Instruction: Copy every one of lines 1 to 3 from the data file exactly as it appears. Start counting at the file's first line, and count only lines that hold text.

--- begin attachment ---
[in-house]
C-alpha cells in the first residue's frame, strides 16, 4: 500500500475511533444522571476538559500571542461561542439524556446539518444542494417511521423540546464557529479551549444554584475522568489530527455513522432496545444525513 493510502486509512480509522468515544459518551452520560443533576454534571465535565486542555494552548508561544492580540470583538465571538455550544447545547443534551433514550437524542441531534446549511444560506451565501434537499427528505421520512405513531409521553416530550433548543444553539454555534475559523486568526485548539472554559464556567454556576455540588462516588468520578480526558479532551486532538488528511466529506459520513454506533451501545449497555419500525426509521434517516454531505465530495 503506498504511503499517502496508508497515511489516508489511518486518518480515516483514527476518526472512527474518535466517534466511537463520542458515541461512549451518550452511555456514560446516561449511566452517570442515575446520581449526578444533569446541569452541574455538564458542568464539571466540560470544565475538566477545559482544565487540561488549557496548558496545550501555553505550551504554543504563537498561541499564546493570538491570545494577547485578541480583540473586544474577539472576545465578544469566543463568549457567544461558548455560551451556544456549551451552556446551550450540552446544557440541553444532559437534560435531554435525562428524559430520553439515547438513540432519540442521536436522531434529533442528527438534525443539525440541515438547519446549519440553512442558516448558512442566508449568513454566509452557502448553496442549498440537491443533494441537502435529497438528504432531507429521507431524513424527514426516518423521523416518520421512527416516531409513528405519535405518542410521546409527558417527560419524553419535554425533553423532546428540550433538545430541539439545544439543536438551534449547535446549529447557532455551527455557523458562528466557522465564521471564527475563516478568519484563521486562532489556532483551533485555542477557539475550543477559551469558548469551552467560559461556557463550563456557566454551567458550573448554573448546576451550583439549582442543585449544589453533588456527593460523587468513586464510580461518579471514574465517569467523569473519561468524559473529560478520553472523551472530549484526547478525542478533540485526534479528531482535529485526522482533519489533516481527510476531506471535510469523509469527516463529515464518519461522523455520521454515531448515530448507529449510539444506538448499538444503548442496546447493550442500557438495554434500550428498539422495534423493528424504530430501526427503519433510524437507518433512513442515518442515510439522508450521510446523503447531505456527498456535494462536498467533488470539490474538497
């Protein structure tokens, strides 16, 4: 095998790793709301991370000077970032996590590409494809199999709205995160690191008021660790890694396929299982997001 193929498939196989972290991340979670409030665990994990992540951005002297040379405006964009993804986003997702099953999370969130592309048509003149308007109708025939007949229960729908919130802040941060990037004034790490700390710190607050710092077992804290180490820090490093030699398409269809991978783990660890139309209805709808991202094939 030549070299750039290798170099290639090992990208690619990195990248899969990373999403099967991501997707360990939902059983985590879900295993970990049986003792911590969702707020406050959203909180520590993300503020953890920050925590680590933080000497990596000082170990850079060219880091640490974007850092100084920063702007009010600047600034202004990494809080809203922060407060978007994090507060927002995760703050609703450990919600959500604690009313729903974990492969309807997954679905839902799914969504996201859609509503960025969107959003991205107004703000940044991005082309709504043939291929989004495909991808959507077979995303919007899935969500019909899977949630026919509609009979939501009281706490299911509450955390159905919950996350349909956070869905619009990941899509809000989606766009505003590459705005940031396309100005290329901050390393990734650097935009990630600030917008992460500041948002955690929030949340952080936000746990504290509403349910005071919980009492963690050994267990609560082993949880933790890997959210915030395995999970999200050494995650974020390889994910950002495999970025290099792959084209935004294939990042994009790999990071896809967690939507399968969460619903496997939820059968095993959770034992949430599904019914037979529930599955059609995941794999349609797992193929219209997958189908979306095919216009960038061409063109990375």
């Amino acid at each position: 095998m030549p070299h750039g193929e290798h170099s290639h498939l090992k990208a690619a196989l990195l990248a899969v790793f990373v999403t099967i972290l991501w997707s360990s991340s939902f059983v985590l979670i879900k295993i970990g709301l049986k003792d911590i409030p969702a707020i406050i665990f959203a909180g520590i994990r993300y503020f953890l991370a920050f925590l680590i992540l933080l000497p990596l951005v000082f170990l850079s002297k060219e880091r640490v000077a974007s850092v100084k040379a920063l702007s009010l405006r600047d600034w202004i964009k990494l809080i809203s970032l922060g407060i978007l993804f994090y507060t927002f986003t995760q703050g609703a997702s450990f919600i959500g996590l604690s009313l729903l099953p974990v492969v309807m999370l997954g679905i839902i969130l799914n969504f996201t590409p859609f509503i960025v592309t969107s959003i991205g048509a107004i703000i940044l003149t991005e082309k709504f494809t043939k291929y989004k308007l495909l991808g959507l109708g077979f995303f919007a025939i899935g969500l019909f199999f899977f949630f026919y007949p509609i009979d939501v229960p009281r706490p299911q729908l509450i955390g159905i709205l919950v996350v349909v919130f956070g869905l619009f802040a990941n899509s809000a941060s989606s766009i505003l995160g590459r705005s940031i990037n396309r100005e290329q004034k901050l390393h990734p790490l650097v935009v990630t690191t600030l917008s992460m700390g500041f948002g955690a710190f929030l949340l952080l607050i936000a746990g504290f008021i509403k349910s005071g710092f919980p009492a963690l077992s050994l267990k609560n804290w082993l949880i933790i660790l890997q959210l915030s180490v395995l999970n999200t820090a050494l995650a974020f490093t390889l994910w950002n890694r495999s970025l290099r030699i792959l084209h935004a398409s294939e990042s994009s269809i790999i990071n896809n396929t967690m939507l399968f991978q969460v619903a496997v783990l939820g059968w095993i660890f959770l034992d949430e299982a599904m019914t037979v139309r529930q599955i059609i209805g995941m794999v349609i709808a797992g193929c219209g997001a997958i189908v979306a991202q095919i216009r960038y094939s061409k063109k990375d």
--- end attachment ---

[in-house]
C-alpha cells in the first residue's frame, strides 16, 4: 500500500475511533444522571476538559500571542461561542439524556446539518444542494417511521423540546464557529479551549444554584475522568489530527455513522432496545444525513 493510502486509512480509522468515544459518551452520560443533576454534571465535565486542555494552548508561544492580540470583538465571538455550544447545547443534551433514550437524542441531534446549511444560506451565501434537499427528505421520512405513531409521553416530550433548543444553539454555534475559523486568526485548539472554559464556567454556576455540588462516588468520578480526558479532551486532538488528511466529506459520513454506533451501545449497555419500525426509521434517516454531505465530495 503506498504511503499517502496508508497515511489516508489511518486518518480515516483514527476518526472512527474518535466517534466511537463520542458515541461512549451518550452511555456514560446516561449511566452517570442515575446520581449526578444533569446541569452541574455538564458542568464539571466540560470544565475538566477545559482544565487540561488549557496548558496545550501555553505550551504554543504563537498561541499564546493570538491570545494577547485578541480583540473586544474577539472576545465578544469566543463568549457567544461558548455560551451556544456549551451552556446551550450540552446544557440541553444532559437534560435531554435525562428524559430520553439515547438513540432519540442521536436522531434529533442528527438534525443539525440541515438547519446549519440553512442558516448558512442566508449568513454566509452557502448553496442549498440537491443533494441537502435529497438528504432531507429521507431524513424527514426516518423521523416518520421512527416516531409513528405519535405518542410521546409527558417527560419524553419535554425533553423532546428540550433538545430541539439545544439543536438551534449547535446549529447557532455551527455557523458562528466557522465564521471564527475563516478568519484563521486562532489556532483551533485555542477557539475550543477559551469558548469551552467560559461556557463550563456557566454551567458550573448554573448546576451550583439549582442543585449544589453533588456527593460523587468513586464510580461518579471514574465517569467523569473519561468524559473529560478520553472523551472530549484526547478525542478533540485526534479528531482535529485526522482533519489533516481527510476531506471535510469523509469527516463529515464518519461522523455520521454515531448515530448507529449510539444506538448499538444503548442496546447493550442500557438495554434500550428498539422495534423493528424504530430501526427503519433510524437507518433512513442515518442515510439522508450521510446523503447531505456527498456535494462536498467533488470539490474538497
């Protein structure tokens, strides 16, 4: 095998790793709301991370000077970032996590590409494809199999709205995160690191008021660790890694396929299982997001 193929498939196989972290991340979670409030665990994990992540951005002297040379405006964009993804986003997702099953999370969130592309048509003149308007109708025939007949229960729908919130802040941060990037004034790490700390710190607050710092077992804290180490820090490093030699398409269809991978783990660890139309209805709808991202094939 030549070299750039290798170099290639090992990208690619990195990248899969990373999403099967991501997707360990939902059983985590879900295993970990049986003792911590969702707020406050959203909180520590993300503020953890920050925590680590933080000497990596000082170990850079060219880091640490974007850092100084920063702007009010600047600034202004990494809080809203922060407060978007994090507060927002995760703050609703450990919600959500604690009313729903974990492969309807997954679905839902799914969504996201859609509503960025969107959003991205107004703000940044991005082309709504043939291929989004495909991808959507077979995303919007899935969500019909899977949630026919509609009979939501009281706490299911509450955390159905919950996350349909956070869905619009990941899509809000989606766009505003590459705005940031396309100005290329901050390393990734650097935009990630600030917008992460500041948002955690929030949340952080936000746990504290509403349910005071919980009492963690050994267990609560082993949880933790890997959210915030395995999970999200050494995650974020390889994910950002495999970025290099792959084209935004294939990042994009790999990071896809967690939507399968969460619903496997939820059968095993959770034992949430599904019914037979529930599955059609995941794999349609797992193929219209997958189908979306095919216009960038061409063109990375």